Keep easy access to electrical control panels – if there is an emergency and you need to shut down a particular machine, the last thing you want to be doing is moving obstacles or equipment out of the way before you can even get to the control panel. Always be sure that nothing is stored directly in front of electrical control panels e.g. prams, pushchairs, buggies, car seats, etc., to allow easy access to shut the system down in case of an emergency and preferably have them visibly marked to enable swift identification at a moment’s notice.

Report any electrical faults – electrical faults are one of the main causes of office fires, so everyone on the premises must keep a lookout for any potential electrical faults, and immediately draws attention to them. Have all your electrical equipment checked regularly and have a reporting procedure in place for employees to use. Poorly maintained equipment causes fires! 

Number 6

Create Fire Escape Routes

Ideally, the main entrance to your premises will be the usual way in and out as it is the route people are most familiar with. Of course, you also need a plan B should that route become blocked, and both should lead to an assembly point a safe distance from the premises.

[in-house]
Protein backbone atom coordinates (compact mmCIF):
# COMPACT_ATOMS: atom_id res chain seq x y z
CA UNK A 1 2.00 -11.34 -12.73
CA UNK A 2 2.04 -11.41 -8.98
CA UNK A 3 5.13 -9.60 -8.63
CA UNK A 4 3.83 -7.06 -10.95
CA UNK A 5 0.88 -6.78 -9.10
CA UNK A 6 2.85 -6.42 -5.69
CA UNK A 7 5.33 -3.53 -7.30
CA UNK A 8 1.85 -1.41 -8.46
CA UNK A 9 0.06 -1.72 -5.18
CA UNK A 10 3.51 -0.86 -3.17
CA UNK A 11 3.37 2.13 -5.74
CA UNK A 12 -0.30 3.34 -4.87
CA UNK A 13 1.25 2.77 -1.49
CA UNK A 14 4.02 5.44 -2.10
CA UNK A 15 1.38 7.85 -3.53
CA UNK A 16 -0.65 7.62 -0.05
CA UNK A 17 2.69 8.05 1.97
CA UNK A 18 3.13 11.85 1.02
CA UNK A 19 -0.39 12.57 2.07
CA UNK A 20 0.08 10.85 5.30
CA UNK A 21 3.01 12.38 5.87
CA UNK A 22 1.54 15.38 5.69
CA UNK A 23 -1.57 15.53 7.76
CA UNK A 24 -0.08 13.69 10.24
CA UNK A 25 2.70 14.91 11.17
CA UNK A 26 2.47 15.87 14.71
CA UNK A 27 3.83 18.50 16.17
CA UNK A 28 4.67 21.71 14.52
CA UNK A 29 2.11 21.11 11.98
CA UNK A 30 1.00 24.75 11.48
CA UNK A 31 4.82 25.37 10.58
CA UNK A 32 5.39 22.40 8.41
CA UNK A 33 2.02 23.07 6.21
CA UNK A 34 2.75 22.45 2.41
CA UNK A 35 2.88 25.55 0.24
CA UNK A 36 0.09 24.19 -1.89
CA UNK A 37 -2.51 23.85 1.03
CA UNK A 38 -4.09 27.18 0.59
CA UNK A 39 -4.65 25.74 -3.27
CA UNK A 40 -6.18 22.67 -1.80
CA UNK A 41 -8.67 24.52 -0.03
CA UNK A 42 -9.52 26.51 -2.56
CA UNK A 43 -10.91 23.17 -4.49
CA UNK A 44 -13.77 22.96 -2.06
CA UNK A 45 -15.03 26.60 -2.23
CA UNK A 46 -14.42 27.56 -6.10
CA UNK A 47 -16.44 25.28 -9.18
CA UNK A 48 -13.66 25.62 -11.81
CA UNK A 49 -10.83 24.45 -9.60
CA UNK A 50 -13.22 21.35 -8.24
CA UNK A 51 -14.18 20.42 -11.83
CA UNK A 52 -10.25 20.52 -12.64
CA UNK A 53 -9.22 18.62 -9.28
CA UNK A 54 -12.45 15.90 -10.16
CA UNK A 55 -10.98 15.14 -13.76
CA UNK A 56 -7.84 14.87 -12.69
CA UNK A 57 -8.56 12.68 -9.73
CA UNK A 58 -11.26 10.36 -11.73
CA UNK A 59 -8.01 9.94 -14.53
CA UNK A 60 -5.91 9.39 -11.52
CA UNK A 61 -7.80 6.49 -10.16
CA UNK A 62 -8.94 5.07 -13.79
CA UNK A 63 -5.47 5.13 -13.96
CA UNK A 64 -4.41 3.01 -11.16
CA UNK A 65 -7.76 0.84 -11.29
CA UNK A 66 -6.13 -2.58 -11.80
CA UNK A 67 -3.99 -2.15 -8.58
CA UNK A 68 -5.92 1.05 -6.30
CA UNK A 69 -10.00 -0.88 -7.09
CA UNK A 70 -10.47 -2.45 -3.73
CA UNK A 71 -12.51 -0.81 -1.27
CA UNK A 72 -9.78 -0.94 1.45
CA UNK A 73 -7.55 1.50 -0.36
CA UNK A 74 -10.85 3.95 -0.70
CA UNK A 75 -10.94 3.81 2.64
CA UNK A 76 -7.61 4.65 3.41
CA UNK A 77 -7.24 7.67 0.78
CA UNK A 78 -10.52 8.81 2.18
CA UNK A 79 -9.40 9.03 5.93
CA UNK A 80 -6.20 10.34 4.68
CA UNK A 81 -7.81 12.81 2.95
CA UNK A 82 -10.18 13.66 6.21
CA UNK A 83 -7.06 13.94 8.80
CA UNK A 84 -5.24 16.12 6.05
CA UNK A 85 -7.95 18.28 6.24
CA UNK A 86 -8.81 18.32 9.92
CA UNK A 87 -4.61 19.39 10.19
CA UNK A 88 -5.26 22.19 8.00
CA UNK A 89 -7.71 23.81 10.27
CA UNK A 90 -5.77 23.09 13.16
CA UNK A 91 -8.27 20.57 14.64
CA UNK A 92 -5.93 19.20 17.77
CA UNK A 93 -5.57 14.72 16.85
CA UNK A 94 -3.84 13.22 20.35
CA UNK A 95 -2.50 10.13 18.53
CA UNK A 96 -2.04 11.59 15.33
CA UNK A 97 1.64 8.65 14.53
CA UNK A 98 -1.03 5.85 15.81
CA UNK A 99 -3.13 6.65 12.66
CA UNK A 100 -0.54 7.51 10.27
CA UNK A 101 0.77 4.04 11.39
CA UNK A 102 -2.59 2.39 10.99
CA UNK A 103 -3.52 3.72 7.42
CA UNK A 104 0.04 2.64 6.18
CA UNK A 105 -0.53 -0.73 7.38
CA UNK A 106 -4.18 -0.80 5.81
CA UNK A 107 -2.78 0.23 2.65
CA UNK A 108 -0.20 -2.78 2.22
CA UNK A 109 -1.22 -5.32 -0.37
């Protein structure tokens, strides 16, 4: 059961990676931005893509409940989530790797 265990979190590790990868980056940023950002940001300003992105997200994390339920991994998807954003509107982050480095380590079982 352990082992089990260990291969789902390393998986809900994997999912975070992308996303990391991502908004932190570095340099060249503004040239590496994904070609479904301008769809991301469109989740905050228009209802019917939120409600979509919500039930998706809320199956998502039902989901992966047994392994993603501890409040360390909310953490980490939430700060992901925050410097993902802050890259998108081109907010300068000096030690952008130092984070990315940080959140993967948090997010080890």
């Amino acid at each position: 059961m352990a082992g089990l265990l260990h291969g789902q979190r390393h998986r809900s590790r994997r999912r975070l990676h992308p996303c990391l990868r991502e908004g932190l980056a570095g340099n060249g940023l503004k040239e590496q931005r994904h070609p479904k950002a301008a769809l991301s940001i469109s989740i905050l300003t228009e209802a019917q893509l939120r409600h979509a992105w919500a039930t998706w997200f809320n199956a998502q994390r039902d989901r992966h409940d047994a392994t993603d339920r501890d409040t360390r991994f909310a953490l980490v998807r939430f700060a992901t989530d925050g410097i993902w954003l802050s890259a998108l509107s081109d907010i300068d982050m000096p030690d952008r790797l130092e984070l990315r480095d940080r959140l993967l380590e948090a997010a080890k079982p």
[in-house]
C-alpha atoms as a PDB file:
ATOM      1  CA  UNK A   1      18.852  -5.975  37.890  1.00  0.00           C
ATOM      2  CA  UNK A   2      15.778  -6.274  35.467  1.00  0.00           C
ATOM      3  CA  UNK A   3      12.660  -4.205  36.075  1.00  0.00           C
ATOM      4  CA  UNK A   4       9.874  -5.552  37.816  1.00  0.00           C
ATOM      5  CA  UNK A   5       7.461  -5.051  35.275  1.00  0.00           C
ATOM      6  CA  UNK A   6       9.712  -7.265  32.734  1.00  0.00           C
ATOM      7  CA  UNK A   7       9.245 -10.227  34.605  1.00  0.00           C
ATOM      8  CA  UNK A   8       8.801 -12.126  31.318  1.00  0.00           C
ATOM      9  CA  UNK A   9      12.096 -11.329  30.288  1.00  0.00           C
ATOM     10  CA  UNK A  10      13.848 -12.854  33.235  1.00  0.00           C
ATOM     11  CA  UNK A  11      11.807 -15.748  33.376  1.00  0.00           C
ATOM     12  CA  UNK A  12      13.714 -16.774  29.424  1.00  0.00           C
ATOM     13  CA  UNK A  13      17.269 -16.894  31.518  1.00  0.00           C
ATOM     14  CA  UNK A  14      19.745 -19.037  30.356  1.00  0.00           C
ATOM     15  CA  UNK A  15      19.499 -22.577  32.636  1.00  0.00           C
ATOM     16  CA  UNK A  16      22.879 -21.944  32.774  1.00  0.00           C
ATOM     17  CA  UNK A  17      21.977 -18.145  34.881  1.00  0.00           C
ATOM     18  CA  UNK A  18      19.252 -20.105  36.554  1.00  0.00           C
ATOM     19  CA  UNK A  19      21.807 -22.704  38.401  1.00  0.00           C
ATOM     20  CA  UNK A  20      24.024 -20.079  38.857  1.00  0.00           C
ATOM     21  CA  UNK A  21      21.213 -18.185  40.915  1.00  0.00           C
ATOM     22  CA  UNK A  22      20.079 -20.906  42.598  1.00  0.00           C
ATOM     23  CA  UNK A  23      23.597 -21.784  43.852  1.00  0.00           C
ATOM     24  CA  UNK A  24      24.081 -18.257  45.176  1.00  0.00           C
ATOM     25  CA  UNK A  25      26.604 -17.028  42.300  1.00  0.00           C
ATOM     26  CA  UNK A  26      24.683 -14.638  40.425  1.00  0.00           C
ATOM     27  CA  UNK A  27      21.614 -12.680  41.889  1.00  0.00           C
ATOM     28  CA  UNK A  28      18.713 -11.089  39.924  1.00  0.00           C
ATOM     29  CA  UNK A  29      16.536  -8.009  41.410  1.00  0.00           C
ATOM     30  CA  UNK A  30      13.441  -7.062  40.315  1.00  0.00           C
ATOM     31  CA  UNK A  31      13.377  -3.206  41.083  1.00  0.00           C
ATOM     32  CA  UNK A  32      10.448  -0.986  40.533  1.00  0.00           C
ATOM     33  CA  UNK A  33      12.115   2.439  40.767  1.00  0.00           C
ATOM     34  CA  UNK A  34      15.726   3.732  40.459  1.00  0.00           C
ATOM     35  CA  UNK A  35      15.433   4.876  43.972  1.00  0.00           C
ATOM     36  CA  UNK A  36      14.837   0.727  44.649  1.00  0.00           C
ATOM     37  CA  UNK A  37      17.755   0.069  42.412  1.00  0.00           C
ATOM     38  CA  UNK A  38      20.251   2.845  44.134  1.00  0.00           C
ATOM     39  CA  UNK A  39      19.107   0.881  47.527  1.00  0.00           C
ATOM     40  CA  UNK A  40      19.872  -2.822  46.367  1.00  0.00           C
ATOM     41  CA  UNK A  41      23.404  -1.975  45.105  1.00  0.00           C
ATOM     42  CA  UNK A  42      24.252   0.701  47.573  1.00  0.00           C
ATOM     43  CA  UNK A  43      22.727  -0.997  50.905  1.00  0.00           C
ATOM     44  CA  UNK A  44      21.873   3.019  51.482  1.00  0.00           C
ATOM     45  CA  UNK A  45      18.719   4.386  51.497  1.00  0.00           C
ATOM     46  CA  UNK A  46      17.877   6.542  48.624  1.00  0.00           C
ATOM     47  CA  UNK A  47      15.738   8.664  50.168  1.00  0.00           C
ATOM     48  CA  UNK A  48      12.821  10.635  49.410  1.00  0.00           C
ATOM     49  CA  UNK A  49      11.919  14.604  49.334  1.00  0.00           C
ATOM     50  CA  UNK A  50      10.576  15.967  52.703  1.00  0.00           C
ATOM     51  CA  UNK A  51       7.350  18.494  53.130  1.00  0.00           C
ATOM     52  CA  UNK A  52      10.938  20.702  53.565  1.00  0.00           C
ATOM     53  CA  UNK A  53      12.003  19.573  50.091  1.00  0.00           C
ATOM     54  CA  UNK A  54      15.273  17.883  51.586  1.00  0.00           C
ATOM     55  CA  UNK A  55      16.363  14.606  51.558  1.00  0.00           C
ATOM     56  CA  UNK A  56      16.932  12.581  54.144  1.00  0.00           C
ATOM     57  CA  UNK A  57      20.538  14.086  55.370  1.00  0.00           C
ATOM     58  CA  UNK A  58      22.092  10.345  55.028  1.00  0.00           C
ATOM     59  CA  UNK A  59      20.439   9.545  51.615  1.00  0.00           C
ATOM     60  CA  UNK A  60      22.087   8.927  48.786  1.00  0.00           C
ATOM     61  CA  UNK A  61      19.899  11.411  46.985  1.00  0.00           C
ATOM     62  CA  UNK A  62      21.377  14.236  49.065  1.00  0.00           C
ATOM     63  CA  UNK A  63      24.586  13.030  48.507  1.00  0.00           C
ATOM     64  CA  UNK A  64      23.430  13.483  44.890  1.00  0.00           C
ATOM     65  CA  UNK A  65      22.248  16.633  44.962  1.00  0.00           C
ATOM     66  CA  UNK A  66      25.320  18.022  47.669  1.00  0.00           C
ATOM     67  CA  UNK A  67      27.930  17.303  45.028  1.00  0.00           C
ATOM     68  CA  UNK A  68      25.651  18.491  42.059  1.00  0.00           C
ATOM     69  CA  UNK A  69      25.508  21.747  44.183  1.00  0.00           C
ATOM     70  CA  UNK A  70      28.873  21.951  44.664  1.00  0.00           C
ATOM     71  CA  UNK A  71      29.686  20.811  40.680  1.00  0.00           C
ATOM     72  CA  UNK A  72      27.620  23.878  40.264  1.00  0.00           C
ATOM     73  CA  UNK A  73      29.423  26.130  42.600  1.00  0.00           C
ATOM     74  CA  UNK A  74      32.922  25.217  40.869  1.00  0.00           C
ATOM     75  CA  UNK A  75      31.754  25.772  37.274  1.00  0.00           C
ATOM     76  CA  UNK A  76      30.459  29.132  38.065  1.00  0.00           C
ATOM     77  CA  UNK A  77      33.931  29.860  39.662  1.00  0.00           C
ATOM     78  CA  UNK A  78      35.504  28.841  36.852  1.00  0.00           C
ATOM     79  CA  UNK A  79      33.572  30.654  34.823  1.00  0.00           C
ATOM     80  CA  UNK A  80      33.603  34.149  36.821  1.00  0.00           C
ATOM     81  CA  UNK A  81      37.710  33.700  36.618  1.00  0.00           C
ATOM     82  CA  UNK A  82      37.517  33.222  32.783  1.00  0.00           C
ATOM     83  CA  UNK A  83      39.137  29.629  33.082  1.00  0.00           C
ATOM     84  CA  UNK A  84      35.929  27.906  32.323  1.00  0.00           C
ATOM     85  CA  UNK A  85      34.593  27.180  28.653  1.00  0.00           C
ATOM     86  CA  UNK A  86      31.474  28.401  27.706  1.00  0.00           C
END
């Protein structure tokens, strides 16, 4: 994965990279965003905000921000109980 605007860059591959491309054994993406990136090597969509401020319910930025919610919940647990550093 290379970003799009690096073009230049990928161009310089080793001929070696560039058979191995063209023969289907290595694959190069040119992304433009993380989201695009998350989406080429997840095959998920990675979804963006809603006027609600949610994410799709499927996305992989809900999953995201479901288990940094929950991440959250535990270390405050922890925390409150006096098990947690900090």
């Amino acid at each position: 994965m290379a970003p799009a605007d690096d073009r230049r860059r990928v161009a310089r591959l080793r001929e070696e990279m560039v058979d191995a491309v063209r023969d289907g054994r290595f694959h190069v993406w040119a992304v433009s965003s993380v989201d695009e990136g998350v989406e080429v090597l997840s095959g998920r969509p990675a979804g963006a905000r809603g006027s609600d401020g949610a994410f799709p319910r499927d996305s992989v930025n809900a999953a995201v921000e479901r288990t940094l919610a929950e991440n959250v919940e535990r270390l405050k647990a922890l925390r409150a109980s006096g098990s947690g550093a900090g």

They must take people to a place of safety, have clear signs, be free from obstruction and be well lit.

Persons should be familiar with the best and quickest, route out to the location of the assembly point. They can then act swiftly in an emergency without panicking.

Final exit doors – must be checked every day to make sure that they are unlocked and that there is nothing behind them to hinder an evacuation.

Keep fire doors shut – There should be adequate escape routes from the childcare facility. Fire doors protecting the escape routes should be self-closing and fire-resisting. Doors across escape routes and at exits should be easily opened without the need for a key. Fire doors are in place to stop the spread of fire and keep routes protected, make sure they’re not wedged open.

Emergency lighting – All emergency routes and exits must be well lit. Include lighting at each door, corridor, change of direction and floor level, staircase, and next to fire-fighting equipment and alarms. Be sure to test emergency lighting regularly.